Future Priests of the Third Millennium

A little insight into the life of seminarians from various dioceses preparing for ministry as Roman Catholic priests, including daily activities, personal interests, special events, the spiritual life, news from the seminary, and almost whatever comes to our minds!

Monday, August 18, 2008

A Constructive Summer - the Saint Paul Statue: the Fifth Part

Saint Paul is here and standing! He arrived here at 8:14am on Friday, 15 August in the year of Our Lord 2008 - the Solemnity of the Assumption of Saint Mary. Installation was completed shortly before 11am.

My thanks to Ben for keeping us up-to-date with the finalization of the construction on the pillar which now holds our original, custom-made statue of Saint Paul. The statue was designed by Angelo Gherardi in Park Ridge, Illinios - very near Chicago. The sculptor was Franco Dolfi - an Italian artist whose studio is in Tuscany. There were many donors who contributed to this project; the principle donors are a husband-wife team: John and Kay (pictured here with some of their family members). This author had previously reported that these benefactors had chosen to remain anonymous; please accept both my apology as well as my retraction and correction of this point.

Now, say and comment as you will, but this author was so excited to have the Saint Paul statue come that I had a hard time going to bed the night before. No later than 7am, we already had crews, seminary staff, and onlookers gathering in the courtyard in anticipation of the arrival of Saint Paul.

During this interim time, our crews tested all of the machinery and triple-checked that all were ready to execute the plans. So, here was the idea: 1) the statue would arrive and be unloaded into the lot to the East of the seminary; 2) the statue would be attached to a crane; 3) the crane would lift the statue and transfer it directly to the pillar - 170 feet away.

So, this crane was brought in. This author has never seen anything like this! The crane can extend 200 feet and lift this 4,500 pound statue from the parking area of the seminary all the way to the far side of the courtyard - that's 170 feet - with precision accuracy. To give you a sense of how high this is, check out this picture of the first trial run of the crane behind the Metropolitan Cross.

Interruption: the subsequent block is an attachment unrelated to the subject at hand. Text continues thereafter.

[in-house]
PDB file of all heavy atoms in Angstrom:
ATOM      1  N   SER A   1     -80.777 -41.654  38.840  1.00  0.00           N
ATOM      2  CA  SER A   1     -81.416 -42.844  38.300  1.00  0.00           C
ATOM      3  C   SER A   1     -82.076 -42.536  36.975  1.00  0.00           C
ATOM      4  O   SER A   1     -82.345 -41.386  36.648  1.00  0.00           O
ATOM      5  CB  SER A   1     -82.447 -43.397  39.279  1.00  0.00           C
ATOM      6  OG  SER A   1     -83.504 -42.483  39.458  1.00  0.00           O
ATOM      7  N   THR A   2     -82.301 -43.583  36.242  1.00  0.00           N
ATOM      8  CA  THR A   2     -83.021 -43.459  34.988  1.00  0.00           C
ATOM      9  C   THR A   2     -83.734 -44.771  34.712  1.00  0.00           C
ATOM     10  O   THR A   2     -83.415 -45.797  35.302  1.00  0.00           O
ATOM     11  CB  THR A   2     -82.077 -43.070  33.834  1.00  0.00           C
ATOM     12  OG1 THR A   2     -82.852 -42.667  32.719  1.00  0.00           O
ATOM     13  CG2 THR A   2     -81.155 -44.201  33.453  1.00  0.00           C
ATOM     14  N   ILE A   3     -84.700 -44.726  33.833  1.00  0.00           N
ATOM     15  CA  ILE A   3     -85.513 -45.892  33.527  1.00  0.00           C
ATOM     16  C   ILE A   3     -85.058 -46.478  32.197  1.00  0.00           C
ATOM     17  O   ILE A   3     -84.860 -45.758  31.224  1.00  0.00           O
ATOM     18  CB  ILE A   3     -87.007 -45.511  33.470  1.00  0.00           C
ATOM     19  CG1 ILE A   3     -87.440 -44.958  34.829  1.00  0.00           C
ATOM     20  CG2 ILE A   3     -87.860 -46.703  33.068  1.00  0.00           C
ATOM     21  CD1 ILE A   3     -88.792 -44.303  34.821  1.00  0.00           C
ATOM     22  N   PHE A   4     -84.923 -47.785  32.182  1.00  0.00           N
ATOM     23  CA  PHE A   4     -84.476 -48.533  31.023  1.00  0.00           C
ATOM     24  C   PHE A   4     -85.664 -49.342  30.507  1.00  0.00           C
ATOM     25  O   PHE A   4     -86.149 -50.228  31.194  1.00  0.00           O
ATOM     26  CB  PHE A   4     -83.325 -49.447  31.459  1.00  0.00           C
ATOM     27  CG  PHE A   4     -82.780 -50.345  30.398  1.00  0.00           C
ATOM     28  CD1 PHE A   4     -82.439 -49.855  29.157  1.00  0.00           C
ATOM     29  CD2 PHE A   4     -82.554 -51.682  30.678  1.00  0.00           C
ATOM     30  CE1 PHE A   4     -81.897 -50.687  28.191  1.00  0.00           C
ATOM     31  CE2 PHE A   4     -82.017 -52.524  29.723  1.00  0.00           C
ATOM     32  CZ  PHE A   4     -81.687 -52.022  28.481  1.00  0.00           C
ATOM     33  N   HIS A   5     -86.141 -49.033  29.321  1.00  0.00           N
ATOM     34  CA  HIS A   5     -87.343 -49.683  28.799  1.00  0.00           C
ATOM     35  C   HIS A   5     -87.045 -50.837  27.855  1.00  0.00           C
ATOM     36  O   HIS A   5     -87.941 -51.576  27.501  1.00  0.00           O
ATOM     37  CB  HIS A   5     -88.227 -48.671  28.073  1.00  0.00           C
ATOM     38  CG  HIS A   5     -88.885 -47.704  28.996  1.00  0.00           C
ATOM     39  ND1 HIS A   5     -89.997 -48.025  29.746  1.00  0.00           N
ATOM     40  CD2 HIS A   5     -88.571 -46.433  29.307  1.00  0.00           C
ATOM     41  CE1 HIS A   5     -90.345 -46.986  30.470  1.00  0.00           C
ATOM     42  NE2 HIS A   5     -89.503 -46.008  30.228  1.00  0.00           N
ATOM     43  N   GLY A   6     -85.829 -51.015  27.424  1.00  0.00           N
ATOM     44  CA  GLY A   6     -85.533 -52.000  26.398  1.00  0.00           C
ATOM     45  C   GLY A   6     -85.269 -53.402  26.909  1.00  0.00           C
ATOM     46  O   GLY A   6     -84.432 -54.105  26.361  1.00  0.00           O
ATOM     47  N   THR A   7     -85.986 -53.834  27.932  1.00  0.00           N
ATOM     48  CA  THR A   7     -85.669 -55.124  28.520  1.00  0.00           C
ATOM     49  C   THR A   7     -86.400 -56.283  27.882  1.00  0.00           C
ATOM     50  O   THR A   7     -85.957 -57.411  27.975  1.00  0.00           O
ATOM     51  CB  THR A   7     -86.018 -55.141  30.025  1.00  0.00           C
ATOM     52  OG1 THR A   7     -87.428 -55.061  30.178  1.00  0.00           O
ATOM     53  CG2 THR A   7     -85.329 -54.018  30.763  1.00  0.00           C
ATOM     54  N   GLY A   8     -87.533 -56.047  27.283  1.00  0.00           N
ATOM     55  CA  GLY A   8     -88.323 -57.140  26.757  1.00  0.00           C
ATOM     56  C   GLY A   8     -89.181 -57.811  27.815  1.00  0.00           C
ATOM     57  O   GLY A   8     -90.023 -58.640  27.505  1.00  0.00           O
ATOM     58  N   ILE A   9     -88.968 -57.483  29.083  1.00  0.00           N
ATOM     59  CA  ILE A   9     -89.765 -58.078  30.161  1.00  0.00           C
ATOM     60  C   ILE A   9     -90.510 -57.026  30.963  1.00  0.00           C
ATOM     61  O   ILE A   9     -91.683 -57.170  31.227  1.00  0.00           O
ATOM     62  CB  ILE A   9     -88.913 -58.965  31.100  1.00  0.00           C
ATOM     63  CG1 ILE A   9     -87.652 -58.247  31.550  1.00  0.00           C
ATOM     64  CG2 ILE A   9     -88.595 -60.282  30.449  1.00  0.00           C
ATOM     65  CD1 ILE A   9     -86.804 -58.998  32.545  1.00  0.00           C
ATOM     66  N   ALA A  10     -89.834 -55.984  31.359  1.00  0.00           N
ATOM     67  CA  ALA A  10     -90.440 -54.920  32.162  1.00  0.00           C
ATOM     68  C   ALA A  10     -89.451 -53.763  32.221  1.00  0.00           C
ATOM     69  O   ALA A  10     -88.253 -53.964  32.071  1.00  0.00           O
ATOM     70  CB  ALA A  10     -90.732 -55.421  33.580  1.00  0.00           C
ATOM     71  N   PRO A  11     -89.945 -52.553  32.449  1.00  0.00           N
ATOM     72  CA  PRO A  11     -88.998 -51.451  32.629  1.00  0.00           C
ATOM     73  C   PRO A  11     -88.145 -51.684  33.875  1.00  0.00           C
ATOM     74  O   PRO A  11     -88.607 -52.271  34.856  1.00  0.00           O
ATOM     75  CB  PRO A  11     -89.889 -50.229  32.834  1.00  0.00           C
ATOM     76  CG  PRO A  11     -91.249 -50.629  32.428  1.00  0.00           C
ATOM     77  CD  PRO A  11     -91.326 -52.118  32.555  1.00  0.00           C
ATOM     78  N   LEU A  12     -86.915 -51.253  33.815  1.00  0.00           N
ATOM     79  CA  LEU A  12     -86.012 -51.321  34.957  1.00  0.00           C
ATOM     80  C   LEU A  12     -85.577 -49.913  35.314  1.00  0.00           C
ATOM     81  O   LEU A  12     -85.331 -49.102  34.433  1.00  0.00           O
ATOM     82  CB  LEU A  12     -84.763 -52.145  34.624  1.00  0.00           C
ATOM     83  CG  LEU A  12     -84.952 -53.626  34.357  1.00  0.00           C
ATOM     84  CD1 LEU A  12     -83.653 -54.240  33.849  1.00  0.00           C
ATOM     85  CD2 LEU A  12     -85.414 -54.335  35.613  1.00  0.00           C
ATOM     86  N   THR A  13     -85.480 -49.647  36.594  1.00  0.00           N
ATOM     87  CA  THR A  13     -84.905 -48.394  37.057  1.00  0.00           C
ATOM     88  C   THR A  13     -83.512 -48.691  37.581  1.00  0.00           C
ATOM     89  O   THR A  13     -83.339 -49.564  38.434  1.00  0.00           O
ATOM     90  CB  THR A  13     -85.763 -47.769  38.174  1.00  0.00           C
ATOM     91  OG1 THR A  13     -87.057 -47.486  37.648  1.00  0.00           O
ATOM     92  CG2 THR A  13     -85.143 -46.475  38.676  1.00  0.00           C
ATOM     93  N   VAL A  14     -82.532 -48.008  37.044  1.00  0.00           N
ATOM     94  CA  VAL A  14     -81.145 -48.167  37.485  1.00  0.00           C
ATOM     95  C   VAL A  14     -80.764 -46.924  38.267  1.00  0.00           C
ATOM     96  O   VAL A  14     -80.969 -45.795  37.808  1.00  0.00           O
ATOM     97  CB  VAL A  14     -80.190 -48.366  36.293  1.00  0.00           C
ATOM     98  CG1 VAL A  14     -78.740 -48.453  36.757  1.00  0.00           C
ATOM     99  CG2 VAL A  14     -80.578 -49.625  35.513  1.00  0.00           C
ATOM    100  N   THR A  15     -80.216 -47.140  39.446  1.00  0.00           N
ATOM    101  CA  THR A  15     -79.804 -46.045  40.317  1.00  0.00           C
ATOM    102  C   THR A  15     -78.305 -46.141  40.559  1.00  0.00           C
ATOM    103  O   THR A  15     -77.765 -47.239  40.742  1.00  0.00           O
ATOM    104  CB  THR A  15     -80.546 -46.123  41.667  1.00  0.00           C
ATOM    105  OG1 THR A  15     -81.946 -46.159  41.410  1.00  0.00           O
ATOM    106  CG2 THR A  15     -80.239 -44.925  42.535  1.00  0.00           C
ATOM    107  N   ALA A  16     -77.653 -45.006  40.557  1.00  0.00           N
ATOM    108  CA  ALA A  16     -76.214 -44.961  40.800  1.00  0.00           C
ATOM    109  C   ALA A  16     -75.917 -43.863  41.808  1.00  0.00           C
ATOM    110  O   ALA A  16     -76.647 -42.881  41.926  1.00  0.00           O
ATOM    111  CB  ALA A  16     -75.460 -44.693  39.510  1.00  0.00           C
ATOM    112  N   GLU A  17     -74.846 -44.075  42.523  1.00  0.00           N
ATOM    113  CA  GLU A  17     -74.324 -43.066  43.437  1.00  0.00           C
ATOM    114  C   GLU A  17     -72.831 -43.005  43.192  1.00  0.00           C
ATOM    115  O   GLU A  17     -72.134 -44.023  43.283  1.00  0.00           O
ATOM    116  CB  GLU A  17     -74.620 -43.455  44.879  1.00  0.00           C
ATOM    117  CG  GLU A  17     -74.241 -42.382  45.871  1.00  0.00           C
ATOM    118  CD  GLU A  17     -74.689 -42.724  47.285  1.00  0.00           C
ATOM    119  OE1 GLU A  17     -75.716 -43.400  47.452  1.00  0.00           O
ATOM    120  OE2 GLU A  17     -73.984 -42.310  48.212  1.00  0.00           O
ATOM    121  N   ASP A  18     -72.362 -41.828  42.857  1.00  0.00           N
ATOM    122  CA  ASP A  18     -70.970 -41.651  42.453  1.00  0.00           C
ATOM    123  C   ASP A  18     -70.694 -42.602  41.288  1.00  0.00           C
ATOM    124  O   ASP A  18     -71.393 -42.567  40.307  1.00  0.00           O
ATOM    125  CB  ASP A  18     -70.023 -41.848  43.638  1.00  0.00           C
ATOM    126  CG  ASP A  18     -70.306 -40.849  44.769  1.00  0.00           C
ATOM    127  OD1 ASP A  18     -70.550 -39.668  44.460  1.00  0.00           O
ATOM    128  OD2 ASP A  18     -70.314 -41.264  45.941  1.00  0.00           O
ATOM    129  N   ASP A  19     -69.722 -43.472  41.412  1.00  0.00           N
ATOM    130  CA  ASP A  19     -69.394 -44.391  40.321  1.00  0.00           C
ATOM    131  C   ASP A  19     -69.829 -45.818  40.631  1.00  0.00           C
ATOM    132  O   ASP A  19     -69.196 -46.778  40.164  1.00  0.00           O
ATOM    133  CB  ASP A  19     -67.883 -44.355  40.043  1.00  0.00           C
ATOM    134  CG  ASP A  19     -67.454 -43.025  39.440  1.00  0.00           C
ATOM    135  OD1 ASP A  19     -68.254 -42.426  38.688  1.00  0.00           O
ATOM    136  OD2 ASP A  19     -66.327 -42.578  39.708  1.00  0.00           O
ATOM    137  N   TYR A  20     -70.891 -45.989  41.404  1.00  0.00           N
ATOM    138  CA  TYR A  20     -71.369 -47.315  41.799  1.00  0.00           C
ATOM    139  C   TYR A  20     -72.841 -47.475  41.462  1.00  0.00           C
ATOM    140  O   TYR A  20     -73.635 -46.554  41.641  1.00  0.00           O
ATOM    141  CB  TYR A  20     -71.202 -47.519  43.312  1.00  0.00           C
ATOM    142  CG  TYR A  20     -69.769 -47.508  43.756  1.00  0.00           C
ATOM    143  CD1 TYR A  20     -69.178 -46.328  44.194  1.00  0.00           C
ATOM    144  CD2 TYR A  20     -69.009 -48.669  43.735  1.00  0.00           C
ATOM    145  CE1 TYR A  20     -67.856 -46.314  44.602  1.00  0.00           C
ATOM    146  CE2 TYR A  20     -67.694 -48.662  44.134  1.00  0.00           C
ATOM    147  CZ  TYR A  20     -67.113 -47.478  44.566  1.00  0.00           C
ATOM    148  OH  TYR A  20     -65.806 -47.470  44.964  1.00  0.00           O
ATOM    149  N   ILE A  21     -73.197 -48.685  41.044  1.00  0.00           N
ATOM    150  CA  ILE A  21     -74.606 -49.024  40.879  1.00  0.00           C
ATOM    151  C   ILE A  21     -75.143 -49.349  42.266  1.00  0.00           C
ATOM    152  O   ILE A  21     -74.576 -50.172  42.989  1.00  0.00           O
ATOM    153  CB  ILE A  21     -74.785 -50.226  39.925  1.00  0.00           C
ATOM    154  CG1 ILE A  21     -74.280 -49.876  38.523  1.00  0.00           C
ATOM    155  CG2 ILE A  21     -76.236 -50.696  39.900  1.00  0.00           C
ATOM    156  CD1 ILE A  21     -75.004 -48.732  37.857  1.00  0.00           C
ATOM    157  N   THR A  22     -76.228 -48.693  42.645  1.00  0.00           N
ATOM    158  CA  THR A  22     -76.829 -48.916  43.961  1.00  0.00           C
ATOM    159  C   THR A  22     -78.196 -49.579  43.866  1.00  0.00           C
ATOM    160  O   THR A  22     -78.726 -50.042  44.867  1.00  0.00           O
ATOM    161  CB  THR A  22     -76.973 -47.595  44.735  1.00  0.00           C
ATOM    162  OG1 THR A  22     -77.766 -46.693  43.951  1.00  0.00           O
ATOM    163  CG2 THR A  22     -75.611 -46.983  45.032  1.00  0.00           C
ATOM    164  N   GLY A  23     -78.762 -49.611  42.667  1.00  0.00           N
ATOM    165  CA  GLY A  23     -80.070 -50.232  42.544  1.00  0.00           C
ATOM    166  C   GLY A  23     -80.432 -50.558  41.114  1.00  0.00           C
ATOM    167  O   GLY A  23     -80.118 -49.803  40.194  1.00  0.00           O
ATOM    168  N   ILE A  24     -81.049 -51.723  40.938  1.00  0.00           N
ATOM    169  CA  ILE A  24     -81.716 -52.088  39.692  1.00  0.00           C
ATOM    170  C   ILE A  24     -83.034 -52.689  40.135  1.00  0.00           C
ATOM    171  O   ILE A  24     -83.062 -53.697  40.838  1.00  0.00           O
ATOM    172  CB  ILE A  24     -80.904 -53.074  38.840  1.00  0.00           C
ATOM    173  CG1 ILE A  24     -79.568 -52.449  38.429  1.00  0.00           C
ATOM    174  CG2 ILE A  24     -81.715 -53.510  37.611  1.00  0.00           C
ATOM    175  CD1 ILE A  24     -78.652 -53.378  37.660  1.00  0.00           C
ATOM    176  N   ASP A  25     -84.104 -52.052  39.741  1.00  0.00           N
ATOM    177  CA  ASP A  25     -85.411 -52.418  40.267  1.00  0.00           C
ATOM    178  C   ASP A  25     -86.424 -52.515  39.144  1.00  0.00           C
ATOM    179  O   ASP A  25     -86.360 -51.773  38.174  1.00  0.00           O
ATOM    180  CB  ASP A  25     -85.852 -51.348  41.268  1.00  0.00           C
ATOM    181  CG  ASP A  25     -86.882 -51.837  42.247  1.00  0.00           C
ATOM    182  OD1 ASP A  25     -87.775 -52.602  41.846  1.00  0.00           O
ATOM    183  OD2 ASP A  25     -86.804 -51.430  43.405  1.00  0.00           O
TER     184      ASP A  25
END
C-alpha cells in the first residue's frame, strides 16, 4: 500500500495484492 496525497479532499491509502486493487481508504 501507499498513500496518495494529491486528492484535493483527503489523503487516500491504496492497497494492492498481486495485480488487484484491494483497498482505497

On a personal note, you may recall that throughout this series, A CONSTRUCTIVE SUMMER, this author has been asking all of the crews to let me ride, drive, or even just sit in their very impressive machines; thus far, all crews have turned me down but not today!

That day, I was able to gain permission from the operator (pictured on the left) of the large crane to let me sit in the control booth. I did have strict instructions not to touch anything, but (in any case) I now FINALLY have success in getting (at least) inside the heavy machinery; I was inside this, the very machine that would bring our statue of Saint Paul to its pillar. Pictured on the left is the real pilot of the machine; I am on the right . . . a little too excited for the situation. Then came the statue! It took a while for our crews to unpack the statue and safely prepare to lift the statue nearly 170 feet in the air. This took much longer than I thoght it would, but as this is an original work, a one-of-a-kind, damaging the statue in any way was obviously not an option. Father Beaudet was very excited to be the first person to get a good look at the statue. Prior to the arrival of the statue, he was entertaining those gathered with background details on the life of Saint Paul, as well as his usual "priestly humor."

Then, DEFYING GRAVITY: our statue was lifted high toward the pillar. This author can testify that, though there was great excitment at this point, there were many very nervous faces in the crowd - no room for any mistakes here. Please keep in mind that this was on Friday, 15 August - the Assumption of Saint Mary: one of the onlookers jokingly commented: "Hey, I thought today was Mary's assumption."

Our crews then lowered the statue into place - again, much longer a process than this author would have thought. I was very impressed with the precision of the crane and also with the patience and skill of the crews. In the middle picture below, our Director of Spiritual Formation, Father Paul Sirba, managed to run up to the rooftop to observe the statue's installation from above.

And then, as they say, "There it is." In all its glory, there stands Saint Paul, patron of our city and our seminary. In the words of our rector, "Well, glory be to God."

Interesting story: just before Saint Paul arrived, one of the crew members asked, "What was Saint Paul known for? I mean what did he do?" I tried to hide my (mild) shock that someone would not know all about Saint Paul. However, seeing this as a chance to evangelize, I explained that much the of the New Testament (apart from the Gospels) was written by Saint Paul; I also began to explain his background and conversion to Christianity. At that point - to my great surpise - this crew-member responded, "Wait, I thought that was Saul!" Thrilled, I said, "Ah, so you did go to Sunday school . . . that's the same guy!"

Take care, -Jeremy

1 comment:

Anonymous said...

I have enjoyed your updates and am very eager to see the new sculpture! Thank you for keeping us informed (thanks to Ben also).

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